[FOM] Godel, Wittgenstein etc.

William Tait wwtx at earthlink.net
Wed May 7 10:26:05 EDT 2003

On Tuesday, May 6, 2003, at 04:02  AM, praatika at mappi.helsinki.fi wrote:

> Several postings here seem to suggest the the *truth* of G for PA 
> depends
> on its provability in PA^2 or ZFC or whatsoever.

Perhaps I am included in this indictment. I would note, however, that I 
did not say that the truth of G _depends_ on its provability in PA^2. I 
said that the only warrant we have for asserting G (which is the same 
thing as asserting its truth) is having a proof of it. This should not 
be understood to define truth = provability.

>  I think that this is
> unnecessary and misleading. I've been trying to remind people that its
> truth is much more elementary issue, for it is entailed by the 
> assumption
> that PA is consistent.

That is very true: but we are also only warranted in asserting the 
mathematical proposition expressing the consistency of PA on the basis 
of a proof. I chose PA^2 because it is the natural extension of PA in 
which we can prove this truth (using a formal truth definition).

> The issue becomes important when one considers e.g.
> ZFC  (or whatever is the strongest system one can take seriously; 
> perhaps
> ZFC + the existence of some extremely large cardinals, or whatever).
> Clearly one cannot then appeal to the provability in ZFC in order to 
> argue
> that G for ZFC is true.

Yes, this was one of Goedel's arguments for the essential 
incompleteness of mathematics. To formalize the intuitive grounds upon 
which we see that G(ZF+whatever) is true, we need ZF+ whatever + 
something more.
> But we have exactly as much warrant to believe in
> the truth of G(ZCF) as we have warrant to believe in the consistency of
> ZFC; and similarly for other theories... At some point, this is not a
> matter of mathematical proof, but a matter of the degree of confidence 
> we
> have on the consistency of a given theory (and ti may vary form theory 
> to
> theory).

We are obviously using the term warrant in different ways. Degrees of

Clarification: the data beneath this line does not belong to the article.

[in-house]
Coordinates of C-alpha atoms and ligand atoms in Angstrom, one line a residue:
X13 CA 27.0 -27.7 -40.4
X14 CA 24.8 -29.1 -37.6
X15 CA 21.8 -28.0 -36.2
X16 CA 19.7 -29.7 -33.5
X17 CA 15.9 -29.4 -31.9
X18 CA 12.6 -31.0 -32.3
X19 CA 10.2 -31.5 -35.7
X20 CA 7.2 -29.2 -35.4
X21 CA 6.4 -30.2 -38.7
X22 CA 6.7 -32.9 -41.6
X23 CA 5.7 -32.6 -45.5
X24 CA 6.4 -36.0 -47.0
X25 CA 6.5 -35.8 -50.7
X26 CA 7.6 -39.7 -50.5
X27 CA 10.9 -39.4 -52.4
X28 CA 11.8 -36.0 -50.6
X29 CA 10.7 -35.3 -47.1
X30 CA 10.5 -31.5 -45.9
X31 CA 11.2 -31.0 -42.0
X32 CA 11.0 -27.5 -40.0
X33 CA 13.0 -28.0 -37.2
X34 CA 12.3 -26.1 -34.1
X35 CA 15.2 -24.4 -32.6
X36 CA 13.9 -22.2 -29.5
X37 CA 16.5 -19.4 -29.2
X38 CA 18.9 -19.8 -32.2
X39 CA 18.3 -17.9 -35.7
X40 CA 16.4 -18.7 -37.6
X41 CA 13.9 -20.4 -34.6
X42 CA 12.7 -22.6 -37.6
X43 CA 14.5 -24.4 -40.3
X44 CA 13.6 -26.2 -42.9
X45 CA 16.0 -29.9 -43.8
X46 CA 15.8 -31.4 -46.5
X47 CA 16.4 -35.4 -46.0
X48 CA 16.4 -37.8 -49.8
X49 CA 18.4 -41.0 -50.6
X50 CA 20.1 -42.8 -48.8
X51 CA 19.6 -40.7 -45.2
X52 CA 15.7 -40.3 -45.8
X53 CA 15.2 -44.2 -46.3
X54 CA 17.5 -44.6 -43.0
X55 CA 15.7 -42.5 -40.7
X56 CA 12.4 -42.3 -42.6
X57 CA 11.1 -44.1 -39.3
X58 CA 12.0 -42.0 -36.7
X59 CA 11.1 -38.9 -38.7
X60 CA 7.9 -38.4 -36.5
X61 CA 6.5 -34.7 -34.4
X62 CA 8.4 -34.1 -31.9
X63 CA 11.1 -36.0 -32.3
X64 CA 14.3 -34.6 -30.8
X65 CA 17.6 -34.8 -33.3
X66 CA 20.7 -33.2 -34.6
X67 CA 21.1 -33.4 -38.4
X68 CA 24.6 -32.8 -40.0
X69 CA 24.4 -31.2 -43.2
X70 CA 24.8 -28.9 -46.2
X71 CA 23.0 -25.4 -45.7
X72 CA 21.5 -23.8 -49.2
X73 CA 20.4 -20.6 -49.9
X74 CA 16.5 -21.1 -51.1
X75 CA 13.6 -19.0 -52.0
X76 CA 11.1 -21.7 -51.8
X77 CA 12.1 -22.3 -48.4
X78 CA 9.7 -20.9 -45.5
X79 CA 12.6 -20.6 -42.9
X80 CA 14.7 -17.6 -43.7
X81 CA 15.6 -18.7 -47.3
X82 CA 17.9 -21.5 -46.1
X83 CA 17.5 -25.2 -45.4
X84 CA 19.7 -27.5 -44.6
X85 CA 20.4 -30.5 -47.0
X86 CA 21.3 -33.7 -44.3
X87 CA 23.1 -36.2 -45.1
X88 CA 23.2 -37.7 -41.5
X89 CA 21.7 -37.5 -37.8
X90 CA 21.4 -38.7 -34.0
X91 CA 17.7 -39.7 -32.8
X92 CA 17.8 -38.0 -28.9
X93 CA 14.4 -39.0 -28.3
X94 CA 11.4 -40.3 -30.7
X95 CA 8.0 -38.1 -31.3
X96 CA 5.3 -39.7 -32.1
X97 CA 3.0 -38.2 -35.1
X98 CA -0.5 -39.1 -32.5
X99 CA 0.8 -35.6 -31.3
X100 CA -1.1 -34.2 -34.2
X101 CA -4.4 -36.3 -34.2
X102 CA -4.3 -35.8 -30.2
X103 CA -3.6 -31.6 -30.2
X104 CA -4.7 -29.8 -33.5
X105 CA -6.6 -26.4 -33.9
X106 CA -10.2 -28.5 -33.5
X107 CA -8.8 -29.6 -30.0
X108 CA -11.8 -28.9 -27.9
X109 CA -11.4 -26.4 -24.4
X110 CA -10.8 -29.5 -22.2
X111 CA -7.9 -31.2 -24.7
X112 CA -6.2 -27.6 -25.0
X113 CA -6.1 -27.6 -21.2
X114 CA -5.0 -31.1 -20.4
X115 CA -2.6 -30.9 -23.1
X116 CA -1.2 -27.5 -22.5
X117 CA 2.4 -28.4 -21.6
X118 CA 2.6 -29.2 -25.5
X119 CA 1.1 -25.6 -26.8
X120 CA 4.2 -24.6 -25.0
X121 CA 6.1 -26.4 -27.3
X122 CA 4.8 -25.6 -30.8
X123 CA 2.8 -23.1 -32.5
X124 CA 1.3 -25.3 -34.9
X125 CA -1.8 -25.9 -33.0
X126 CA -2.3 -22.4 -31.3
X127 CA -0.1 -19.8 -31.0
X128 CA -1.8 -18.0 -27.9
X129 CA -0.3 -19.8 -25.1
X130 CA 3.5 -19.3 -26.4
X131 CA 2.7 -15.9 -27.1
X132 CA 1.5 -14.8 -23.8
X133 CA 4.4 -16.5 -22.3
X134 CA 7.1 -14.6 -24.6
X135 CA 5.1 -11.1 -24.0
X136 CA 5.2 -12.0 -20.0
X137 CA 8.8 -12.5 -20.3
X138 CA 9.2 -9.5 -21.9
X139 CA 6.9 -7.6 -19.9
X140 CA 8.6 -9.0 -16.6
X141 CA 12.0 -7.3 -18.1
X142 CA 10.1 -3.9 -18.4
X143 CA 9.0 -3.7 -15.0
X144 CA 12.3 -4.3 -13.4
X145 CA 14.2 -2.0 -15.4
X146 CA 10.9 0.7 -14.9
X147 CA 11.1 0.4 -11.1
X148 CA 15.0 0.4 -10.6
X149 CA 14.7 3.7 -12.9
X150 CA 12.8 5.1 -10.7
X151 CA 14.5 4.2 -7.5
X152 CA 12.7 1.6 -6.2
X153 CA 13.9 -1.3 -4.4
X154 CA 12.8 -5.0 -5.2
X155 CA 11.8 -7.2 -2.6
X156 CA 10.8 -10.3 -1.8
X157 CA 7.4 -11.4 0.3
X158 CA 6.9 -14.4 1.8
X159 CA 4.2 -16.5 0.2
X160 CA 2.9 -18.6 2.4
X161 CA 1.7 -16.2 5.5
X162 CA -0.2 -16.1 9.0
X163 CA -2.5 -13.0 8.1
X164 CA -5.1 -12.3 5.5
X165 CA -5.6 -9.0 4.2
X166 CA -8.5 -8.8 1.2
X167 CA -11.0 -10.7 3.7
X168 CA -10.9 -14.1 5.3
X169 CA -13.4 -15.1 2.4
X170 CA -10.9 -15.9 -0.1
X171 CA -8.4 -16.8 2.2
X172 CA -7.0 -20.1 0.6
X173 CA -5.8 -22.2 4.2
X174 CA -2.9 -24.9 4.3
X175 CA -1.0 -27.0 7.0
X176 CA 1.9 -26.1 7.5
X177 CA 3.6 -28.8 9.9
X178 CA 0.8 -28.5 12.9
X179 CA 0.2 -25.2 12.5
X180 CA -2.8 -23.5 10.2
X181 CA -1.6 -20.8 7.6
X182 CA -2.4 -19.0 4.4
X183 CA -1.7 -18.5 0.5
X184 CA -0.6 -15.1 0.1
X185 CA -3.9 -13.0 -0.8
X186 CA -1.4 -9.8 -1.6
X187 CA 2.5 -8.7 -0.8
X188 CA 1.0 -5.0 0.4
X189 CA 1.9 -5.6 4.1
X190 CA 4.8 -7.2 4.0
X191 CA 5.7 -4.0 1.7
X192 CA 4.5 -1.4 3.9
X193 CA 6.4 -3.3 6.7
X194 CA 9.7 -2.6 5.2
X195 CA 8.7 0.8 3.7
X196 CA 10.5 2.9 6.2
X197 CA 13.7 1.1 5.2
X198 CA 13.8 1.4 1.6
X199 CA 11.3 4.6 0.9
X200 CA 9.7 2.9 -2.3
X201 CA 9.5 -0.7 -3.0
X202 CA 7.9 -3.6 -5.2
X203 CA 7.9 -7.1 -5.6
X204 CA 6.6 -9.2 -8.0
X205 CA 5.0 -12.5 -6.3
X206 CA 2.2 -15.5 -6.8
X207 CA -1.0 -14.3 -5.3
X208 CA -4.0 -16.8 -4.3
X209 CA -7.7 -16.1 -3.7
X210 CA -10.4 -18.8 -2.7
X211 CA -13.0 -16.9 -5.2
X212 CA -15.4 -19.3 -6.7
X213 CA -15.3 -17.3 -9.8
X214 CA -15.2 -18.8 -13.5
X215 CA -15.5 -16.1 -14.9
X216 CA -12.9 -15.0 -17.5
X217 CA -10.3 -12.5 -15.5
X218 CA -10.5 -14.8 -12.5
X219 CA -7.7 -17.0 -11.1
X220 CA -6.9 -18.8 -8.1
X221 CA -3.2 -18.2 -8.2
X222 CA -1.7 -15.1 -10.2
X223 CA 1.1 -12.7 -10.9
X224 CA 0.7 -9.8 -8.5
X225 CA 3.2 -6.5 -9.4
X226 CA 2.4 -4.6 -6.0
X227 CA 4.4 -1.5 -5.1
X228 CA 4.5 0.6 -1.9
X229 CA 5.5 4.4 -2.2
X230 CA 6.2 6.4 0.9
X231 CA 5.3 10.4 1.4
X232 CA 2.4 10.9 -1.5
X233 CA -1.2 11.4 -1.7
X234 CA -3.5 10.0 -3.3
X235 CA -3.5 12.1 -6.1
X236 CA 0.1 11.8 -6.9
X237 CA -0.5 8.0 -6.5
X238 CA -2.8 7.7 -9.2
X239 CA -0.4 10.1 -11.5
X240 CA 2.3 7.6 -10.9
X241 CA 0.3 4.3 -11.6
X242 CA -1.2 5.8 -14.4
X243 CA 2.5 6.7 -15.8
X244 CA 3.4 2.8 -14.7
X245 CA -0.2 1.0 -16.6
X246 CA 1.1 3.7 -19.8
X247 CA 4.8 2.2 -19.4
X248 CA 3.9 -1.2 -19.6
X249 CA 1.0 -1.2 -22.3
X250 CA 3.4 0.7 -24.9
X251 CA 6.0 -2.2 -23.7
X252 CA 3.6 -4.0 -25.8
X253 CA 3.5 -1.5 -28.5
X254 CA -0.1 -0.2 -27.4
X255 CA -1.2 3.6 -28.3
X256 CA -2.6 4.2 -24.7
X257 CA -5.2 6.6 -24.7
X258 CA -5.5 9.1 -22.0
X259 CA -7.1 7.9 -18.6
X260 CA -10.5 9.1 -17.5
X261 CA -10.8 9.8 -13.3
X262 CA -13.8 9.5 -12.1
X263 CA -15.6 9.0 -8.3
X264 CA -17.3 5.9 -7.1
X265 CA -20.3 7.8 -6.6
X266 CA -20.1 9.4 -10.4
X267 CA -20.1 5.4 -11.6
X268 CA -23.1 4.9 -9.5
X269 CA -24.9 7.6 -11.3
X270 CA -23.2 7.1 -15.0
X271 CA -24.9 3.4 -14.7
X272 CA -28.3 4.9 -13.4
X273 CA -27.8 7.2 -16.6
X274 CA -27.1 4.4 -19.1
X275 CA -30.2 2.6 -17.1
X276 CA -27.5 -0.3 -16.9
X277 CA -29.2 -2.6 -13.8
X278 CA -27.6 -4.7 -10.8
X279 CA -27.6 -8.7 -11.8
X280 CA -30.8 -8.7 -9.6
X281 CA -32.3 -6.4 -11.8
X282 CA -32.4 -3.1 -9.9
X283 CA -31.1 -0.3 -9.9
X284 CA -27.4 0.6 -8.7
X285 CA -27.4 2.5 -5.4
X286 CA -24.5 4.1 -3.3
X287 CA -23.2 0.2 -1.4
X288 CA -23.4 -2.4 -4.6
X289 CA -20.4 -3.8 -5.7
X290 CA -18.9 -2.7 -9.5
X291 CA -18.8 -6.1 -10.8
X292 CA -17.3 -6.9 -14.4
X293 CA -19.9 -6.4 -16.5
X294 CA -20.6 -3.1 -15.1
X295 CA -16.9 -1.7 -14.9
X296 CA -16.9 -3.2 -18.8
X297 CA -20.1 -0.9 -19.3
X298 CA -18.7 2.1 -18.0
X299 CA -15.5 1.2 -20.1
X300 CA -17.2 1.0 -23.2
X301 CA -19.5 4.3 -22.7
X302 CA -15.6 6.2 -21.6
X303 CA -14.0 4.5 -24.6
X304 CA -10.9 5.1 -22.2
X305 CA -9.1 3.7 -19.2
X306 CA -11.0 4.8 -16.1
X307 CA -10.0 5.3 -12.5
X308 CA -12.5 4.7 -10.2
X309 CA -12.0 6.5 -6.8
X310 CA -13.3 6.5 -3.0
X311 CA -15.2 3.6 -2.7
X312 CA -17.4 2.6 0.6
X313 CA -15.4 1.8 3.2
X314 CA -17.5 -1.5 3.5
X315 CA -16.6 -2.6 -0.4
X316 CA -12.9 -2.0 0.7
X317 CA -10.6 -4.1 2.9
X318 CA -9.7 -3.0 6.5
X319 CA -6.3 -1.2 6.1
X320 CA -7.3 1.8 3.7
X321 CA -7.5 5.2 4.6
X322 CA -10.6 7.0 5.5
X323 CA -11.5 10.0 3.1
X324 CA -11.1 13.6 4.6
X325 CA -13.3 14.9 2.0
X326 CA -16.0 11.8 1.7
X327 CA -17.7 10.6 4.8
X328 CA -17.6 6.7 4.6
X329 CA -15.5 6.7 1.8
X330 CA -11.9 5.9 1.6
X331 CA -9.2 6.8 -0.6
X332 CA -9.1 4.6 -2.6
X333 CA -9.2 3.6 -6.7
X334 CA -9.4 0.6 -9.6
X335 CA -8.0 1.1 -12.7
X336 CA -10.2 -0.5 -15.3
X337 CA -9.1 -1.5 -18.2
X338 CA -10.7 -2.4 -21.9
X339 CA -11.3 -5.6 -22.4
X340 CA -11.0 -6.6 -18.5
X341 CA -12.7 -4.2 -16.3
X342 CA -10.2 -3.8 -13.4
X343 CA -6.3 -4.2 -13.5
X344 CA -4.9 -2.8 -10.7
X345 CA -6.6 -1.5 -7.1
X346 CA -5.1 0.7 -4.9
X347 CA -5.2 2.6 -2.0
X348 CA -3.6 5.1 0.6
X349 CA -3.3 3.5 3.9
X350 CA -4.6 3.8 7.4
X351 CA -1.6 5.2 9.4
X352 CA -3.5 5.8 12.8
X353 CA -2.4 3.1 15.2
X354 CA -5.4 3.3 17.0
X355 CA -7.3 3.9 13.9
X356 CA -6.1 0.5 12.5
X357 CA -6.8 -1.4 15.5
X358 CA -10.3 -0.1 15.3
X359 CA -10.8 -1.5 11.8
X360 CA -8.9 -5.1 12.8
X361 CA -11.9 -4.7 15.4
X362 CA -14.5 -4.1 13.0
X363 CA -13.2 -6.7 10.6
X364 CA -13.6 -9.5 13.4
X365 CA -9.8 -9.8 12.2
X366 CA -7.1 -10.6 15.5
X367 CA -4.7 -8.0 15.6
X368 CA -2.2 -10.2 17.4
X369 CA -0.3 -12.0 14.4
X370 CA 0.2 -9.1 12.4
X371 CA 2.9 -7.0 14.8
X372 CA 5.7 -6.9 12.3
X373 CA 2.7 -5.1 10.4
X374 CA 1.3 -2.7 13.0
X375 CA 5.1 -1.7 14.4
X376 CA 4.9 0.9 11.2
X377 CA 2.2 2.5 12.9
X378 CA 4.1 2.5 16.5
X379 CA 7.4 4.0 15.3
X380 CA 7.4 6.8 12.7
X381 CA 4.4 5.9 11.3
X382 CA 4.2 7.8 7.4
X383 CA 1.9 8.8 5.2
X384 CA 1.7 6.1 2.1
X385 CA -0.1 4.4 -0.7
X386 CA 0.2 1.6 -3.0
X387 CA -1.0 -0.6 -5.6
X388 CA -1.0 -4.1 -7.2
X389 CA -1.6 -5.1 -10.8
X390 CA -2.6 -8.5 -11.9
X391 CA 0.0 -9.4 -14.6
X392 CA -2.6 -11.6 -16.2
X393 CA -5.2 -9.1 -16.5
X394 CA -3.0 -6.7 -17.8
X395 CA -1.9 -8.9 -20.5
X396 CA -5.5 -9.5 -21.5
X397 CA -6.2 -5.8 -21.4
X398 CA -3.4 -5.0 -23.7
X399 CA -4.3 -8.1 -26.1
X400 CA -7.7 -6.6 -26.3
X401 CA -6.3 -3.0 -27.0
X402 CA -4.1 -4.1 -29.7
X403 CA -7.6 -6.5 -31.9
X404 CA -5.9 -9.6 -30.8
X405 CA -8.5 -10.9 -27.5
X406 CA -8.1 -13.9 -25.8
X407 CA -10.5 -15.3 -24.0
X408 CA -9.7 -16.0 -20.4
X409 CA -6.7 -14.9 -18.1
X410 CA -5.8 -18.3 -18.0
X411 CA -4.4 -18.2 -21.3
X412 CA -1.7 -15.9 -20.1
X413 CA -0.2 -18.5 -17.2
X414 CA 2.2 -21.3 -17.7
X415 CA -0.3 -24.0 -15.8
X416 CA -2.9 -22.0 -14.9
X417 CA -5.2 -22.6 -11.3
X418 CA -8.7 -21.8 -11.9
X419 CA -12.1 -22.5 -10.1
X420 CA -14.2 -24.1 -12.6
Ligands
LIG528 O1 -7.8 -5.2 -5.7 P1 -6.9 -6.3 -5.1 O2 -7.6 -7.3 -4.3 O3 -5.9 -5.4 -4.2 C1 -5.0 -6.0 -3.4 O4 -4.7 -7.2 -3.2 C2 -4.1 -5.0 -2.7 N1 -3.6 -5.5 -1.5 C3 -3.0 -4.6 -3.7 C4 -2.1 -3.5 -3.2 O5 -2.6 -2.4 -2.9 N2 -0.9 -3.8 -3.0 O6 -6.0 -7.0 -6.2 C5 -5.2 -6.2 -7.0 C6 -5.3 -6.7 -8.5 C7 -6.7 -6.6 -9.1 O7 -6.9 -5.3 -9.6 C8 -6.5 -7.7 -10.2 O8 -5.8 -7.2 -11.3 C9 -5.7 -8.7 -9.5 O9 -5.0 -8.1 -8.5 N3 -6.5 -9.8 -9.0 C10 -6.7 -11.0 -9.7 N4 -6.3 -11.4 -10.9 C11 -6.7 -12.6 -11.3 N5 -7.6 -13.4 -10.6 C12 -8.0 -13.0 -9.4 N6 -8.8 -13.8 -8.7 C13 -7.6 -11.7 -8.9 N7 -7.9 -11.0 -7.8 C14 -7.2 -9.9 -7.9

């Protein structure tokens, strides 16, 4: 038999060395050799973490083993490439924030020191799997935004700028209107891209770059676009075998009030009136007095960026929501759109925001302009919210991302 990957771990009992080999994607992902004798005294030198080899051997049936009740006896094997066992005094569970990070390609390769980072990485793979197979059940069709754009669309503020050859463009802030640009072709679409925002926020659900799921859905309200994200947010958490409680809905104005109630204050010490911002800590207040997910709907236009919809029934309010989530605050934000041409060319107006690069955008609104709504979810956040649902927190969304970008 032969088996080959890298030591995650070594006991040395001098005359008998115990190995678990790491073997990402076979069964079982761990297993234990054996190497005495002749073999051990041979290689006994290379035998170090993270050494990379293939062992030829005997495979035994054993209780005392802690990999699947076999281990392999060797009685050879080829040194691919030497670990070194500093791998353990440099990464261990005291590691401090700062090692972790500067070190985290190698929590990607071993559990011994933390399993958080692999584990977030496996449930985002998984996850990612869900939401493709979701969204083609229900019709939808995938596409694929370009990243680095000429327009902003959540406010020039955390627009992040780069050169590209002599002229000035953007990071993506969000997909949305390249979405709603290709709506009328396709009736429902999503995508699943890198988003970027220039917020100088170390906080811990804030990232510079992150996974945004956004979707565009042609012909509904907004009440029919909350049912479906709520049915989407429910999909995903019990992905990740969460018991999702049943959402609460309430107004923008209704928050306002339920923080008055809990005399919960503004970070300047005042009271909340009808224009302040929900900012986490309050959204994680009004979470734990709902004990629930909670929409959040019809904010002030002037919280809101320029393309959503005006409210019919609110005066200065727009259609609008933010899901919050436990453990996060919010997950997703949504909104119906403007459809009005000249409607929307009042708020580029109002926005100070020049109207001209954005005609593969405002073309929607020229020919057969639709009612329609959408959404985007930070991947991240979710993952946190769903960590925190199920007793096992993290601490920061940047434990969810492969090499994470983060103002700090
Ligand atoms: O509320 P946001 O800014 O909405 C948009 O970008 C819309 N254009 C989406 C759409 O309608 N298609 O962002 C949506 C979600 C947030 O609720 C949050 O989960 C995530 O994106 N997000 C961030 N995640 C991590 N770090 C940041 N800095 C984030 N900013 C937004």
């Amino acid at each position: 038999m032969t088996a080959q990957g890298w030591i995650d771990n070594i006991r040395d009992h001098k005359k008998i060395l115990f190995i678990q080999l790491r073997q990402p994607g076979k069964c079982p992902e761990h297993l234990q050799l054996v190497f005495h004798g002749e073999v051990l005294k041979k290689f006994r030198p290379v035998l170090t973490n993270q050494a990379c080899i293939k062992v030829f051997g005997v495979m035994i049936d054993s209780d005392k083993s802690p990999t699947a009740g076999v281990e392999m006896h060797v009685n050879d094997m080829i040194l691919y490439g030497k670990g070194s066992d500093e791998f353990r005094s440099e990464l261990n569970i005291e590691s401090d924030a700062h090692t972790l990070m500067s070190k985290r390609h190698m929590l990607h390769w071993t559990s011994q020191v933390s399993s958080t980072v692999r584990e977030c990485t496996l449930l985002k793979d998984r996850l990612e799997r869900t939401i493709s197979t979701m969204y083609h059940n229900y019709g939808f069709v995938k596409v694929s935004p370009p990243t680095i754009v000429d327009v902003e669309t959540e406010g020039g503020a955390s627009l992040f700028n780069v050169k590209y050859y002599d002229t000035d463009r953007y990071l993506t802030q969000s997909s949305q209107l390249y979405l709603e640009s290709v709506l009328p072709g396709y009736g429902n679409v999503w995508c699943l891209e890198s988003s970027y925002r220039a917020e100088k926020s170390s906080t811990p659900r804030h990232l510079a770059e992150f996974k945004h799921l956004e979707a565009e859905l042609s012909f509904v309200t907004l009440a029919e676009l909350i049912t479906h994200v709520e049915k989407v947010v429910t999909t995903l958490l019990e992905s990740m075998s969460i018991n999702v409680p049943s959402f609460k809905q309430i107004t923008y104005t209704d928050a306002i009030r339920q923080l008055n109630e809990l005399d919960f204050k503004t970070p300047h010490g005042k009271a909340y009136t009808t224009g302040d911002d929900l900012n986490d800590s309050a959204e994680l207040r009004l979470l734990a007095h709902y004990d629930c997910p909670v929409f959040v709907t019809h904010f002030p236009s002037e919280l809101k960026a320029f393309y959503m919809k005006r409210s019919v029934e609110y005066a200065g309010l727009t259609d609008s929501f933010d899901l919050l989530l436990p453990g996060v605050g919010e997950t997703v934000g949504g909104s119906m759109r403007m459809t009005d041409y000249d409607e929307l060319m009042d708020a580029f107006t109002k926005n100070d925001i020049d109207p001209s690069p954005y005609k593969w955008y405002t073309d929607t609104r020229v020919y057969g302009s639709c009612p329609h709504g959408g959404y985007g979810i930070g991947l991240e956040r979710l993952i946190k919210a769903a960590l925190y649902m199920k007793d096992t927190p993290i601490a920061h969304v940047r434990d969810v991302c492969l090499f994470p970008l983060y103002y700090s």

confidence certainly play a role in what axioms we are willing to 
accept. But questions of truth in mathematics, I would argue, become 
precise only on the basis of having accepted axioms.

  Of course, there is another, non-semantical, use of the term 
``true''---true to the conception we have in mind. In this sense of 
`true', truth can indeed  be a guide to the choice of axioms. (For the 
conception of Euclidean space, the  axiom of parallels is true.)

> Also, I think that the appeal to truth definitions is both unnecessary 
> and
> misleading. As I noted before, it is often possible to give an adequate
> truth definition in a conservative extension, e.g. in NBG  for ZFC 
> (and in
> ACA_0 for PA); but such an extension does *not* prove the truth of 
> Godel
> sentence. Also, the real point seems to be that (for a given system F):
> Cons(F) => (-Prov([G]) & G).
> It adds little to say that:
> Cons(F) => (-Prov([G]) & True([G]).
> A minimal theory of truth (i.e. just adding T-sentences) suffices for 
> that
> move; but it is a conservative extension too. Arguably the notion of 
> truth
> does no real work here.

Don't focus on formal truth definitions: focus on the reason we believe 
that G is true. Namely, we can prove it. I would say that the most 
natural proof is via formal truth definition in PA^2; but maybe that's 
wrong. But, anyway, using truth definitions (call it something else if 
the term `truth' is bothering you) is only a tool in the proof. The 
connotations associated with the term `true' are not appealed to in the 

In the proof of G in question, the formal truth definition does a good 
deal of work. Referring to  weak `theories of truth' is entirely 

With kind regards,

Bill Tait

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